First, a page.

# Evaluating the Effects of Urbanization Evolution on Air Temperature Trends Using Nightlight Satellite Data

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## Abstract

**:**

## 1. Introduction

## 2. Data

#### 2.1. Satellite Nightlights Time Series

#### 2.2. Air Temperature Datasets

## 3. Data preparation

- geo-localization of air temperature stations,
- pairing of temperature and nightlights data,
- gap-filling procedure for incomplete time series of temperature records.

#### 3.1. Geo-Localization of Air Temperature Stations

`°`) and, thus, provides a precise geo-localization of temperature stations. An iterative statistical-based procedure is performed in order to compare station coordinates in both Berkeley Earth and WMO datasets when available. When inconsistencies in the Berkeley Earth dataset are found, the related coordinates are corrected by using WMO data. Different scenarios could occur. These are described below and we refer to the flowchart in Figure 1 for further details.

- If the weather station from the Berkeley Earth dataset is not available in the WMO list and its spatial resolution is coarser than 30 arcsec, the station is removed.
- If the weather station from the Berkeley Earth dataset is not available in the WMO list and its spatial resolution is equal or more detailed than the 30 arcsec, the station is included in the final sample.
- If the weather station from the Berkeley Earth dataset is included in the WMO list and the spatial resolution provided by the Berkeley Earth dataset is coarser than 30 arcsec, station coordinates are corrected by using those provided by WMO and the station is included in the final sample.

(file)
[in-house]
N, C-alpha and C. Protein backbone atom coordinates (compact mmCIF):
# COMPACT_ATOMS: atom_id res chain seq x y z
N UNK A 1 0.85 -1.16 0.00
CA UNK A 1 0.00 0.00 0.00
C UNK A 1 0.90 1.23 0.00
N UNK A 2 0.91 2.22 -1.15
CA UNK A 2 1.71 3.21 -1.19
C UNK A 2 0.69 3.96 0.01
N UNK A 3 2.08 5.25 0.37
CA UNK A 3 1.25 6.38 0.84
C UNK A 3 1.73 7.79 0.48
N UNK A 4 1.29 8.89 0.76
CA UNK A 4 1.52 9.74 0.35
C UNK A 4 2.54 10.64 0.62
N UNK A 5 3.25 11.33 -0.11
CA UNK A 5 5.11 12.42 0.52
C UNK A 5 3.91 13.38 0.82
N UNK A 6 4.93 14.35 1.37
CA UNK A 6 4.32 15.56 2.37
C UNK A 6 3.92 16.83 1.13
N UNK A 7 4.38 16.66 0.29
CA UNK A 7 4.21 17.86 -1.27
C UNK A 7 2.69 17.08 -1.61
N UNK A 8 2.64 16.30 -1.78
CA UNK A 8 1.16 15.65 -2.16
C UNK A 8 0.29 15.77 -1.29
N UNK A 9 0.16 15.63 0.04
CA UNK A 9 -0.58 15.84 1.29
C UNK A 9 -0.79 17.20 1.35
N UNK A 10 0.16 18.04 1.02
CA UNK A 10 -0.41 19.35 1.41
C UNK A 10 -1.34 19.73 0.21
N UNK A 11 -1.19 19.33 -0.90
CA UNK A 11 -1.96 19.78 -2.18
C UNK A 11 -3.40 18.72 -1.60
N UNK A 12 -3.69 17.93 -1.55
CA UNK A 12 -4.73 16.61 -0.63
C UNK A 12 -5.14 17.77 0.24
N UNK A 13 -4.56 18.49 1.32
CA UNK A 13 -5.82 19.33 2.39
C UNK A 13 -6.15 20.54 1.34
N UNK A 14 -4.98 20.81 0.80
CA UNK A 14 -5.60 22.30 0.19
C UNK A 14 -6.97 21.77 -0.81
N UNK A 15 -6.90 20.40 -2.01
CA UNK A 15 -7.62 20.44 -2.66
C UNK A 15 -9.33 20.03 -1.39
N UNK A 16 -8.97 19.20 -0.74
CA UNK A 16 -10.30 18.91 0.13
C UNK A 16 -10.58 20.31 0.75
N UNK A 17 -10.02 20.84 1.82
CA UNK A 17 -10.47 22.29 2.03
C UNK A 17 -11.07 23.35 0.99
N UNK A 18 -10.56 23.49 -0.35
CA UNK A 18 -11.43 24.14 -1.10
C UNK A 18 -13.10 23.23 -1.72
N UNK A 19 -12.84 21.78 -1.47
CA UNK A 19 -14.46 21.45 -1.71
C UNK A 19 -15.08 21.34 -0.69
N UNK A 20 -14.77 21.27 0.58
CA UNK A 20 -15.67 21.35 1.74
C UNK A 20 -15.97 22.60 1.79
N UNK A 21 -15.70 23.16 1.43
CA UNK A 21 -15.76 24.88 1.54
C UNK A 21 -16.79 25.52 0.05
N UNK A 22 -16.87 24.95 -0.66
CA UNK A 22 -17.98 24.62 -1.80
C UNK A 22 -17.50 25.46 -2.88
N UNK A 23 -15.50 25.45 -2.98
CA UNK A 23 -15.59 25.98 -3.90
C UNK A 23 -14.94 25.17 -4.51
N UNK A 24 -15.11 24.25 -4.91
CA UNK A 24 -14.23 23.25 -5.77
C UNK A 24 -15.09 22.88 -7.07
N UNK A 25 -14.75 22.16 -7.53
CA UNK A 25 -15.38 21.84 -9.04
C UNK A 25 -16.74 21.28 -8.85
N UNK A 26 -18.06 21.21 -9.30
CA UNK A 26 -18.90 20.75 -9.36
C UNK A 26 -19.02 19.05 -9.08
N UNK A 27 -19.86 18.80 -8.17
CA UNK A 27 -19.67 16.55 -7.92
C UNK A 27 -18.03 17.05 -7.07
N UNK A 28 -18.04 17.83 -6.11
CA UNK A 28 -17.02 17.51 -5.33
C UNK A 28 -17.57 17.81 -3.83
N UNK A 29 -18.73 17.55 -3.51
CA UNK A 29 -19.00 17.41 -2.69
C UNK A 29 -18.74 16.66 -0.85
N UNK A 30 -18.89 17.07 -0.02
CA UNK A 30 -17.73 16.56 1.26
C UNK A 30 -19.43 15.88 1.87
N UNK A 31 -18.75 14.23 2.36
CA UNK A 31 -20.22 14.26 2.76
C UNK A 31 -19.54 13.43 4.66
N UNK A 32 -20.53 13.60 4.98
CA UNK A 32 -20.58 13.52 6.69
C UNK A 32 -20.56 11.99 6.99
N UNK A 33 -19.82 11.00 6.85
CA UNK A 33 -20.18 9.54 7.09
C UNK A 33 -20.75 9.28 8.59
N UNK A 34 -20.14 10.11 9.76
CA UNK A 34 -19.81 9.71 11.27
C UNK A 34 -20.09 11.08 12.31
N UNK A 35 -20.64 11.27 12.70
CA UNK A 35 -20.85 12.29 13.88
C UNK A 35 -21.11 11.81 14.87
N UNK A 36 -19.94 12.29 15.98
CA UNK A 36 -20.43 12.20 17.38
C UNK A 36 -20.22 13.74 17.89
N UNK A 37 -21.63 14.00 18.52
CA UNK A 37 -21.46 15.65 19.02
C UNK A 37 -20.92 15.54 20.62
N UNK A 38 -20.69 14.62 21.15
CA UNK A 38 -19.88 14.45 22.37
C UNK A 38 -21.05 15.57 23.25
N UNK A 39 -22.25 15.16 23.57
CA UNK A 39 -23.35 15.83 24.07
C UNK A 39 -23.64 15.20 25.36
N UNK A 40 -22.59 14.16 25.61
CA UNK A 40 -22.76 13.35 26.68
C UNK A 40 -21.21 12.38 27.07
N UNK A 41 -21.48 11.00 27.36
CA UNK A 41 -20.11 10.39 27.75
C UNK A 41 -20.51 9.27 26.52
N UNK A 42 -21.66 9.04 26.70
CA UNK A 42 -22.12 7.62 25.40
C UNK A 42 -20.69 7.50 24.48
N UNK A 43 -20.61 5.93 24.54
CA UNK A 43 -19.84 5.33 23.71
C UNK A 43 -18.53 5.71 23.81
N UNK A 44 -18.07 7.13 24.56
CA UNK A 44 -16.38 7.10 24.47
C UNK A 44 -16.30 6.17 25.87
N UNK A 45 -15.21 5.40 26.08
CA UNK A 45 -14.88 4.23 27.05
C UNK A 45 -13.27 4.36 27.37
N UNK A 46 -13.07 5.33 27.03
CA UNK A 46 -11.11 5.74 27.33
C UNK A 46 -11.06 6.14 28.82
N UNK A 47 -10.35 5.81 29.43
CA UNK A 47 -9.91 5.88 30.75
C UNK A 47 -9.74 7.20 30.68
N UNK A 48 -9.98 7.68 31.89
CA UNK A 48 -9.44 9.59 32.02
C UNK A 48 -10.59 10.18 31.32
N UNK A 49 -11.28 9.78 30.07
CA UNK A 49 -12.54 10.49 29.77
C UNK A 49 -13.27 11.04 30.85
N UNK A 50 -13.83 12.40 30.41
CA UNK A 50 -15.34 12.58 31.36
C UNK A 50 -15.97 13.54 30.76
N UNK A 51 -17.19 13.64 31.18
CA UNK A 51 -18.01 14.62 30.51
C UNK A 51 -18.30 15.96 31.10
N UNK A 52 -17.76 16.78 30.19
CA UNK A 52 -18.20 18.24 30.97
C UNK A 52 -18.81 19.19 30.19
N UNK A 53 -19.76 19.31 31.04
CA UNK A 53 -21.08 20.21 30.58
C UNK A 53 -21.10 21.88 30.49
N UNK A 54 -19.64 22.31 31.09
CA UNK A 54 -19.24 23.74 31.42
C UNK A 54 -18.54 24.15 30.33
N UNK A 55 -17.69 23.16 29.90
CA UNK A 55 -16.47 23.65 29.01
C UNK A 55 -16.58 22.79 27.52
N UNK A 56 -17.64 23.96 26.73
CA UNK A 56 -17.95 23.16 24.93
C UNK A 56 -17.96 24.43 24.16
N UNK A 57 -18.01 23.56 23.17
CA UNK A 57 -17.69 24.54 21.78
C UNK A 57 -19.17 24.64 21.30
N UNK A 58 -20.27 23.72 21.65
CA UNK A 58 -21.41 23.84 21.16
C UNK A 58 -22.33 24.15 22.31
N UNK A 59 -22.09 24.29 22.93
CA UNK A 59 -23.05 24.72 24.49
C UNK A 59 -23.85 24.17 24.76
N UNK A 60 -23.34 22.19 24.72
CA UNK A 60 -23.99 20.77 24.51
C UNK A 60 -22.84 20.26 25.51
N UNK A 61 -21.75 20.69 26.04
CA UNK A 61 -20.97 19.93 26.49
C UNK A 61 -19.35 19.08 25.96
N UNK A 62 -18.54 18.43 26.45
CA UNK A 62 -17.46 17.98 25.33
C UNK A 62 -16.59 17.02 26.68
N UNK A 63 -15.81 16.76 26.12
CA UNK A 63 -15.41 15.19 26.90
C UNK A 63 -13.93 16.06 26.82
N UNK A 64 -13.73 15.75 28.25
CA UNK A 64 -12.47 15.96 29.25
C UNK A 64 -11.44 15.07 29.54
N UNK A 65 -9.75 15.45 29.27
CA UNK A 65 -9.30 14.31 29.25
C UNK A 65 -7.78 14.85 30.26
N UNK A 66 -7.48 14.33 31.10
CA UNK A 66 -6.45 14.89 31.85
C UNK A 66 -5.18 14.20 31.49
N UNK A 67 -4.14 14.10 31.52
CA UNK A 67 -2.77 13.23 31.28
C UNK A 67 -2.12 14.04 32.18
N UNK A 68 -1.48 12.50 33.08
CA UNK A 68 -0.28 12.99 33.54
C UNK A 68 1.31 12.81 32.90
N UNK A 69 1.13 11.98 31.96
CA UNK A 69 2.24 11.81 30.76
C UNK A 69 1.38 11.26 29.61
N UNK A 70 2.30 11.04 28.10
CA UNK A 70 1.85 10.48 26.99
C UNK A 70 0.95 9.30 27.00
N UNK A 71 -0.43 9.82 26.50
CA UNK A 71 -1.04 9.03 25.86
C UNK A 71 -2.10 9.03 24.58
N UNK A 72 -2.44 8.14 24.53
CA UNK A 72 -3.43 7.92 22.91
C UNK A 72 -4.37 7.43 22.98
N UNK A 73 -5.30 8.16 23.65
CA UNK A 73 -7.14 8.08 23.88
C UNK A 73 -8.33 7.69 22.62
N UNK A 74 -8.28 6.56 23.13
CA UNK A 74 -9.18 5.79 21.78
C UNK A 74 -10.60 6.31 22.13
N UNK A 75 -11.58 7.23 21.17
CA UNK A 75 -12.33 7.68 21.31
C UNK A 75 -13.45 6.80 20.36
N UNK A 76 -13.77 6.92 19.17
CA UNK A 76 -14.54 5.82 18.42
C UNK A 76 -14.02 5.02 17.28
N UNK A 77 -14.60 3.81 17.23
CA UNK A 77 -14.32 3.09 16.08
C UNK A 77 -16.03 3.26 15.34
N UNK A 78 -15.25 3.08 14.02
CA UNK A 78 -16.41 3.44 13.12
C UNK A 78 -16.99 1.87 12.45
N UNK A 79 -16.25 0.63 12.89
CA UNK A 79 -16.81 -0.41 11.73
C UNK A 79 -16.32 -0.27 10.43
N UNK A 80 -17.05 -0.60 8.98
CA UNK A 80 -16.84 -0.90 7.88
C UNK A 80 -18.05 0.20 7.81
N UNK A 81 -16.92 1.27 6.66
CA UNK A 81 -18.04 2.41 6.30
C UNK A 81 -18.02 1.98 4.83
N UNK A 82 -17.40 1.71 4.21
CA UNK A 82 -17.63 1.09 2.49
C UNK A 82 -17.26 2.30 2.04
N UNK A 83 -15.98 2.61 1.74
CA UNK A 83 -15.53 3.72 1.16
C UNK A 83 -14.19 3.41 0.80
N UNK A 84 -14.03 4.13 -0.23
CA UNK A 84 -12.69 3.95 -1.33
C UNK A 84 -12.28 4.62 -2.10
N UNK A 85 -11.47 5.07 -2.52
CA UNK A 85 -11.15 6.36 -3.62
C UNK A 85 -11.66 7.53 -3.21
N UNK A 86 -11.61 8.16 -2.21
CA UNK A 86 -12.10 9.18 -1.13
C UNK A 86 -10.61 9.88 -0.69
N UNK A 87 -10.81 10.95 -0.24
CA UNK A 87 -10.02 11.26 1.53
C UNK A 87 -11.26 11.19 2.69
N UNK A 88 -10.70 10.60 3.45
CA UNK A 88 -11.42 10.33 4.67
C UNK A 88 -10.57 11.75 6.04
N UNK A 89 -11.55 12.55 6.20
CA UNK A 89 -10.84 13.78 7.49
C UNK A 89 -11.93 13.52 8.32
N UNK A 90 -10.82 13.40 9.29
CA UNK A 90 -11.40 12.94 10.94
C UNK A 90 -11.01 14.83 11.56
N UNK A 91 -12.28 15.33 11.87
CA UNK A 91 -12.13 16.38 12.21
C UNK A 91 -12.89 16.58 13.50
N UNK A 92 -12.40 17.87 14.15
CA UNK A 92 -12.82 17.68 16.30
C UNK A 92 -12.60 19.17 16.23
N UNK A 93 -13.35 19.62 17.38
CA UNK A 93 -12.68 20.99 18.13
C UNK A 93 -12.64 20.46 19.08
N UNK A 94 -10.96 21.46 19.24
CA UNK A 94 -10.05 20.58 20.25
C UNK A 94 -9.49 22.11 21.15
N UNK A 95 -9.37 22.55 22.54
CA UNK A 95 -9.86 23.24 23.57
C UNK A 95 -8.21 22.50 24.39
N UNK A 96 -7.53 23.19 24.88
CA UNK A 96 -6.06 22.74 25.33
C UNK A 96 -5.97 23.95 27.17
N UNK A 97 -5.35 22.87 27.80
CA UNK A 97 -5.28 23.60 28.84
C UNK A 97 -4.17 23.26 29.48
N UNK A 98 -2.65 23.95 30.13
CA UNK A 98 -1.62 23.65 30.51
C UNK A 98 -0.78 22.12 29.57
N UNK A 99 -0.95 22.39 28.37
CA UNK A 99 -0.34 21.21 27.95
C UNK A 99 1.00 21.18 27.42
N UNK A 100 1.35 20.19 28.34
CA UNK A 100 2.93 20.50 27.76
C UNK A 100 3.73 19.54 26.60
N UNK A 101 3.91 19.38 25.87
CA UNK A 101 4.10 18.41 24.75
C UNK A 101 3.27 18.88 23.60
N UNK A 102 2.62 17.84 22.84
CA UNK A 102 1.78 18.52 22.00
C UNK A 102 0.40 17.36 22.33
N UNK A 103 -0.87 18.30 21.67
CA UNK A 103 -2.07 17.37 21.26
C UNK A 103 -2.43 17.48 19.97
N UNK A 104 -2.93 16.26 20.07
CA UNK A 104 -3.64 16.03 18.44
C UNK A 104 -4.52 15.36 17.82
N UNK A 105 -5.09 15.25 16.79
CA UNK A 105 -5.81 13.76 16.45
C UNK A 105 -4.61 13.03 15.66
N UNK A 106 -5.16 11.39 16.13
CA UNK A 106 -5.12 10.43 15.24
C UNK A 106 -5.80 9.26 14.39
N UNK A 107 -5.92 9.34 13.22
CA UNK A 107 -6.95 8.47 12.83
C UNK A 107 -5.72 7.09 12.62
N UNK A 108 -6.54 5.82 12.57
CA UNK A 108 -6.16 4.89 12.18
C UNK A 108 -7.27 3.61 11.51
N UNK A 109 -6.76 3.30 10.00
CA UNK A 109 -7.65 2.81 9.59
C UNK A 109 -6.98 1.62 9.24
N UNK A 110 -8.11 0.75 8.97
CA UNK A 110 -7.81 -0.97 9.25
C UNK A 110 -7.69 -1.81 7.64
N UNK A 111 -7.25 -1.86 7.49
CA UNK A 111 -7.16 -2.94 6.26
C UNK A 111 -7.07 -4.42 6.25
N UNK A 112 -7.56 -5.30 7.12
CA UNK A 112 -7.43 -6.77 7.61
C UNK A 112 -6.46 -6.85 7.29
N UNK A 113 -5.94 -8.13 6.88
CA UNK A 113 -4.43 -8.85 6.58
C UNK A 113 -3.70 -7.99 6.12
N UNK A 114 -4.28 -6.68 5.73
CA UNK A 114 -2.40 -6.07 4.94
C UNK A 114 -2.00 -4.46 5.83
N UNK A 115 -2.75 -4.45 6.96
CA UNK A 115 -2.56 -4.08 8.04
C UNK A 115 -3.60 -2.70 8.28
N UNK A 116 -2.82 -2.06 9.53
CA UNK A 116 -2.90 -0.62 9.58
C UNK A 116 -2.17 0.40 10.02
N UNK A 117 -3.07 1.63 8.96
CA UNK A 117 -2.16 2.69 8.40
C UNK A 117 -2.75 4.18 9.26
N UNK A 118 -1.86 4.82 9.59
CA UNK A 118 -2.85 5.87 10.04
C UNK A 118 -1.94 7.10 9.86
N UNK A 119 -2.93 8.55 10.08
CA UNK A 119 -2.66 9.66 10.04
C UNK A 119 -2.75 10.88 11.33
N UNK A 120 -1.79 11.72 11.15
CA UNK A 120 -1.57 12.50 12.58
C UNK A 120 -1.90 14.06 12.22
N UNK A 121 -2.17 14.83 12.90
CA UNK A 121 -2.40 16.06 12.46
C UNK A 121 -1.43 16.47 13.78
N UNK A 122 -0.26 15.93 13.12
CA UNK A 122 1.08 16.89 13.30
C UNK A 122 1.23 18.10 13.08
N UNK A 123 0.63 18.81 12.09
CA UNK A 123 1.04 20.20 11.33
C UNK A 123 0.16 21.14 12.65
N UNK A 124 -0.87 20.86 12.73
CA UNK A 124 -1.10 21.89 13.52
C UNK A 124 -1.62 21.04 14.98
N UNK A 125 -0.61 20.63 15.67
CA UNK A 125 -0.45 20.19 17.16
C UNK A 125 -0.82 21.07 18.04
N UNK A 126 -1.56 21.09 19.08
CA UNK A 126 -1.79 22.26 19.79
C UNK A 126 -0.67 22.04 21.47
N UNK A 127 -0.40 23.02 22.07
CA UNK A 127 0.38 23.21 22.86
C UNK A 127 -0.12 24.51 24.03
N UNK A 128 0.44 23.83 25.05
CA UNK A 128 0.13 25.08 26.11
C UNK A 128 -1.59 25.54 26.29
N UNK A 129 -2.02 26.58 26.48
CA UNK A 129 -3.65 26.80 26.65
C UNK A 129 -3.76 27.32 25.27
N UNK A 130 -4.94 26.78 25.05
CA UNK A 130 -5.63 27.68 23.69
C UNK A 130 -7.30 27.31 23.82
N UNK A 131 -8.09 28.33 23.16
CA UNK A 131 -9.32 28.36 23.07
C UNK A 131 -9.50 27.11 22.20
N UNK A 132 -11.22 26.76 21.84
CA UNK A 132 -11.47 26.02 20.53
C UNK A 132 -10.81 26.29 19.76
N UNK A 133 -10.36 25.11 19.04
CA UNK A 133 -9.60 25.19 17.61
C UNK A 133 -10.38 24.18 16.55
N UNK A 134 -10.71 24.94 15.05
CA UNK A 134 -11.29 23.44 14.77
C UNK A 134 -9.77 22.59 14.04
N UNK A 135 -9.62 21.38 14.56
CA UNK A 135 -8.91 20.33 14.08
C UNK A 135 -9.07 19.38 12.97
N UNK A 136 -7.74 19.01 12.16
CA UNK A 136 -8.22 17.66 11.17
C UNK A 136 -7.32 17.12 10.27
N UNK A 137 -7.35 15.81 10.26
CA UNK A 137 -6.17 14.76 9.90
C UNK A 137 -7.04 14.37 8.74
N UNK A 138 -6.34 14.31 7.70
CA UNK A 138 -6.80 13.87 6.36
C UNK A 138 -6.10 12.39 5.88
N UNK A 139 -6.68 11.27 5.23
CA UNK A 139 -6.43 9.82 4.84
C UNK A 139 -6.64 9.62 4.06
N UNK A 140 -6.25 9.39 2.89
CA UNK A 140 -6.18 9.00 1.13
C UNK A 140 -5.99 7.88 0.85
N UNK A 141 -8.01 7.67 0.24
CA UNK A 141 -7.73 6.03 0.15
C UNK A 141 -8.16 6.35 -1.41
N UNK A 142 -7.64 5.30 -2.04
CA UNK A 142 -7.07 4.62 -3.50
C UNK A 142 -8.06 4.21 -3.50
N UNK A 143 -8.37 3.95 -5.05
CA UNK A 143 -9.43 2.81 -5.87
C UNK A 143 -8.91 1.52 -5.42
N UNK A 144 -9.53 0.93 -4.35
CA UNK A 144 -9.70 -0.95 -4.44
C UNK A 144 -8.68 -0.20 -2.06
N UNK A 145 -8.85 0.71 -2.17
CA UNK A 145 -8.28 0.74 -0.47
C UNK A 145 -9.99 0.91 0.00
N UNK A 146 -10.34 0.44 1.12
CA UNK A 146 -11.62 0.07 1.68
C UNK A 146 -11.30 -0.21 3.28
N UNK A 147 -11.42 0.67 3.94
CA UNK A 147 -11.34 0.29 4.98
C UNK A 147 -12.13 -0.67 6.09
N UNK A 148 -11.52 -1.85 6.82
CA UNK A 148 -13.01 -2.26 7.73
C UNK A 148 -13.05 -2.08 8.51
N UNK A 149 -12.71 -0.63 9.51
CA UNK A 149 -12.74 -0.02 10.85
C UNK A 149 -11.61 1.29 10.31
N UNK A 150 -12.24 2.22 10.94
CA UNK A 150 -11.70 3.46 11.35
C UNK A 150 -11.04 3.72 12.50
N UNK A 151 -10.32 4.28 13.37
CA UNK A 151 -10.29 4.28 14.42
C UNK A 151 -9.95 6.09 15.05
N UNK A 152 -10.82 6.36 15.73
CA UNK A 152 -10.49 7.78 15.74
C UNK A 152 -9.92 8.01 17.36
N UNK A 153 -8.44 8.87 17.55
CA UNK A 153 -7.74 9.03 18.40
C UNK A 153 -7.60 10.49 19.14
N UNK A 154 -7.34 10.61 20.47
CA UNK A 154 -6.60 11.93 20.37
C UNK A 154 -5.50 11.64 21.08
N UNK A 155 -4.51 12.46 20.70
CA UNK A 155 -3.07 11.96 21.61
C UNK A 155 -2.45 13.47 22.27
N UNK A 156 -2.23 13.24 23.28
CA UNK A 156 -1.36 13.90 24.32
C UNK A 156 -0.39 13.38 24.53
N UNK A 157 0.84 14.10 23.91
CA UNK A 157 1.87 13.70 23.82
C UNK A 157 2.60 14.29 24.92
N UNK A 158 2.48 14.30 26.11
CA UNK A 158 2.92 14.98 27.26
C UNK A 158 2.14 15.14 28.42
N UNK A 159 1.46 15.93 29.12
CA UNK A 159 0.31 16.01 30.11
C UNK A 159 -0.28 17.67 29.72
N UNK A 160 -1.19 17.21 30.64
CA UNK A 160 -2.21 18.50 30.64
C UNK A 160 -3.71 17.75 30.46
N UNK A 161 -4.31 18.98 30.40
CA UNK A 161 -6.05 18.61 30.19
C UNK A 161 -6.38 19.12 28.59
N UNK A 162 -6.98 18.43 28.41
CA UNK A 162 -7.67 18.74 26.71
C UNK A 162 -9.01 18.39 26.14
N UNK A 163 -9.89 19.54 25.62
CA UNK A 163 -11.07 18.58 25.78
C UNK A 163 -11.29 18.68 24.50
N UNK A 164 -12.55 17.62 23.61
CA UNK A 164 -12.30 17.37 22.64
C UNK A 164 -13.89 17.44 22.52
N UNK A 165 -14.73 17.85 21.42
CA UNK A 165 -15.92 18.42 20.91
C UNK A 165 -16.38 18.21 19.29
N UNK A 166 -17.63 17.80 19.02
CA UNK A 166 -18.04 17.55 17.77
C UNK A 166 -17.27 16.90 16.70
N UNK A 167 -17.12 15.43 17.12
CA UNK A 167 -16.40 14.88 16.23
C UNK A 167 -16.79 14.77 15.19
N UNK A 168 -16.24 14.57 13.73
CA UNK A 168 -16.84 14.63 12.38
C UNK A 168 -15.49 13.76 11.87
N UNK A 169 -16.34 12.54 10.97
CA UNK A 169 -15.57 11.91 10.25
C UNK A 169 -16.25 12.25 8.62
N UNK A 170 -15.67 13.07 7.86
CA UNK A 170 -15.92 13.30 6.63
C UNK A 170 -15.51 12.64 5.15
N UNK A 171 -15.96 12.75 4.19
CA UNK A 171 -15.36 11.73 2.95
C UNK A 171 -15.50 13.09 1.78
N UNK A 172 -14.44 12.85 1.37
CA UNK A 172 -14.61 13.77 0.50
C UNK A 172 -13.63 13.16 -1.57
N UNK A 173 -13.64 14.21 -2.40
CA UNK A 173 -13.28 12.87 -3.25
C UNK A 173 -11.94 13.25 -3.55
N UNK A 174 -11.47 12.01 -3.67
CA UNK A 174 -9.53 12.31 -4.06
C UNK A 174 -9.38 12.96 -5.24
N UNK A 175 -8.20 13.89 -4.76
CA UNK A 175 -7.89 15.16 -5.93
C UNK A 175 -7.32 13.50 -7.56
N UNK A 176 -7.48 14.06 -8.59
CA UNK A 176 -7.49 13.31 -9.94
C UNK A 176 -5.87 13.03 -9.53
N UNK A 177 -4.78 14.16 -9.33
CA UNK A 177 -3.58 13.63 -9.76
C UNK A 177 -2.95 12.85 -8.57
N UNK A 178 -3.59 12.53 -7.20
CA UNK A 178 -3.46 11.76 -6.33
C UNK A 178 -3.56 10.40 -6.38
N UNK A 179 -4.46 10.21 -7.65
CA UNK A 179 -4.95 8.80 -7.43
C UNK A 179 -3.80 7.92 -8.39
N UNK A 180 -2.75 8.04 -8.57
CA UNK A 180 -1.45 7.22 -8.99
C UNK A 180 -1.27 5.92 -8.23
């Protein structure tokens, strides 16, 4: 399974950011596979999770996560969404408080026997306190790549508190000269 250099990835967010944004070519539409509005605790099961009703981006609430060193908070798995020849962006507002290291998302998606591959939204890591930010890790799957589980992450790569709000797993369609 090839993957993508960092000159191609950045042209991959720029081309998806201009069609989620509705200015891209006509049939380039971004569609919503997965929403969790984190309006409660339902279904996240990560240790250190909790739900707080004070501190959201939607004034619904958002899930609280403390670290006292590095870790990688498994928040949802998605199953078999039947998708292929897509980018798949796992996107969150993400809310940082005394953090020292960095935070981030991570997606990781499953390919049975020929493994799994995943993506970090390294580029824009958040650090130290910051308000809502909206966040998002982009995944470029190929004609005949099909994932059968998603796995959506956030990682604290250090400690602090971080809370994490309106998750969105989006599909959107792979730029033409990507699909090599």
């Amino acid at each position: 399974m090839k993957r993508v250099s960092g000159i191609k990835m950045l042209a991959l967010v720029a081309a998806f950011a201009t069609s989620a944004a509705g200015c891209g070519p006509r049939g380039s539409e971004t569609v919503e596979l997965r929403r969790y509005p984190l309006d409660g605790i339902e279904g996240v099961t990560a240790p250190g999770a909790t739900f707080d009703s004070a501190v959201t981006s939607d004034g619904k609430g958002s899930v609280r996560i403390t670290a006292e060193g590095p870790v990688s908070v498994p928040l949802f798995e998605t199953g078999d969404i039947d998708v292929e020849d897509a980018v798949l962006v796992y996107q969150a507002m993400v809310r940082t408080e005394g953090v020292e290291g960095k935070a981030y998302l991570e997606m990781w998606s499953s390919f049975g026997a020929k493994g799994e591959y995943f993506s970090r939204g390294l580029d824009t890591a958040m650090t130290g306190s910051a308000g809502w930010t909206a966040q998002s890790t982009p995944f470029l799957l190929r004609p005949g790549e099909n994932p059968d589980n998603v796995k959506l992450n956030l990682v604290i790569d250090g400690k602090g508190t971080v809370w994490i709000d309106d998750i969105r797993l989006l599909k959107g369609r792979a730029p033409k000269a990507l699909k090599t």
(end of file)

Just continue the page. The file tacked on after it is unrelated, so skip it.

- If the weather station from the Berkeley Earth dataset is included in the WMO list and the spatial resolution provided by the Berkeley Earth dataset is equal or more detailed than 30 arcsec, station coordinates from the two datasets are compared. In case of significant differences (i.e., the station is located in two different grid cells, see Figure 2 as an example), the original sources are consulted to precisely locate the station. Station metadata are, thus, corrected and the station is included in the final sample.

#### 3.2. Pairing of Temperature and Nightlights Data

_{is}) using the equation below.

_{ik}is the value in the kth pixel for the year i and k

_{tot}is the total number of pixels in the buffer around station s. For example, k

_{tot}= 9 in a 3 × 3 km buffer around the station and up to k

_{tot}= 49 in a 7 × 7 km buffer. In this regard, ${L}_{is}^{(3)}$ indicates that the average is made in 3×3 km buffer, whereas ${L}_{is}^{(7)}$ refers to a 7 × 7 km buffer. Buffers smaller than 3 km (i.e., 1 × 1 km and 2 × 2 km) are not considered in order to avoid the spatial noise due to a possible inaccurate geo-localization of air temperature stations. Selected buffers allow one to attenuate this spatial noise (i.e., the local noisy effect is reduced by considering neighboring pixels). The choice of analyzing more than one buffer is due to effects of urban warming that could be detected several kilometers away from the instrument site, even if the major impact is evident in the first kilometer [70].